The long cold winter may be coming to an end, but students will have to remain in school for one more day. Interim Superintendent of Schools Larry A. Bowers announced yesterday that the Montgomery County Schools will extend the school year by one day.
The last day of school this year will now be Monday, June 15, which will be an early release day. A teacher workday scheduled for June 15 will now be held on Tuesday, June 16. Bowers announced the change at the Montgomery County Board of Education meeting on Monday evening.
Maryland State Superintendent of Schools Lillian Lowery has approved a plan that will allow MCPS to go two days below the 180 days of instruction required by state law. Under the plan approved on Monday, MCPS will extend the school year by one day to make up some of the instructional time lost due to inclement weather.
“I want to thank Dr. Lowery and the State Board for their flexibility and for recognizing the challenges this harsh winter created for local school systems,” Bowers said. “I am pleased that we can now finalize our calendar so our parents, students, and staff can plan accordingly.”
The 2014-2015 calendar adopted by the Montgomery County Board of Education included 184 days of instruction, with the last day of school originally scheduled for Friday, June 12. The four additional days built into the calendar allow for the district to close for weather or other emergency conditions up to four times and still meet the minimum number of required instructional days. Most years, the additional four days are adequate but, in 2014-2015, MCPS has had seven snow days.
The Board-approved calendar also includes five contingency days—June 15 through June 19—on which school will be held if MCPS closes for more than four days due to weather conditions. While MCPS was prepared to follow the contingency calendar, adding these three days to the end of the year will cost between $1.7 million and $2 million, mostly due to personnel costs. Given financial concerns in the county, the Montgomery County Board of Education authorized Bowers to request a waiver of up to three days from the state.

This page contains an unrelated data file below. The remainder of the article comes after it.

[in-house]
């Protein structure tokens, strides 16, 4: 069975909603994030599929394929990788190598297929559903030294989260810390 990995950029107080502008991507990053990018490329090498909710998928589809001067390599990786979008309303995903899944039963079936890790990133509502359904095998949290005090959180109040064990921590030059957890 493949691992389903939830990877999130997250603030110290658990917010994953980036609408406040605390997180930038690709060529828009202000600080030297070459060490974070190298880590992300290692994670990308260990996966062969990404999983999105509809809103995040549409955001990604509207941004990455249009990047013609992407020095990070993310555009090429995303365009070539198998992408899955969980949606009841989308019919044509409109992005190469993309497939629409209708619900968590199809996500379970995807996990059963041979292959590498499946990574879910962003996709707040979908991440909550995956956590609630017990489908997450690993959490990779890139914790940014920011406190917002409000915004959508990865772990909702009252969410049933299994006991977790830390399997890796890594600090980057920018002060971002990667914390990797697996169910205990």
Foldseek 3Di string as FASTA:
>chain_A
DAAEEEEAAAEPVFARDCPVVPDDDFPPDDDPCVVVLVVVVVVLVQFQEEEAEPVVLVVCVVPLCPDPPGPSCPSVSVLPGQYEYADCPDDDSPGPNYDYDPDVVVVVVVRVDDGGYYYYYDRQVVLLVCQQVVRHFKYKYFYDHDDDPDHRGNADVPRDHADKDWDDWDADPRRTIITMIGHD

Earlier in March, Bowers submitted a waiver request to the Maryland State Department of Education seeking a waiver of three days. A week later, on March 24, the Maryland State Board of Education gave Dr. Lowery the authority to grant waivers, but indicated they wanted to see districts try to make up at least some of the instructional time that was lost due to inclement weather.
To meet the State Board's goal, Bowers revised the district’s request so that MCPS would receive a waiver of two days and would make up one instructional day in accordance with the contingency calendar. Dr. Lowery informed the district Monday afternoon that the revised waiver request had been approved.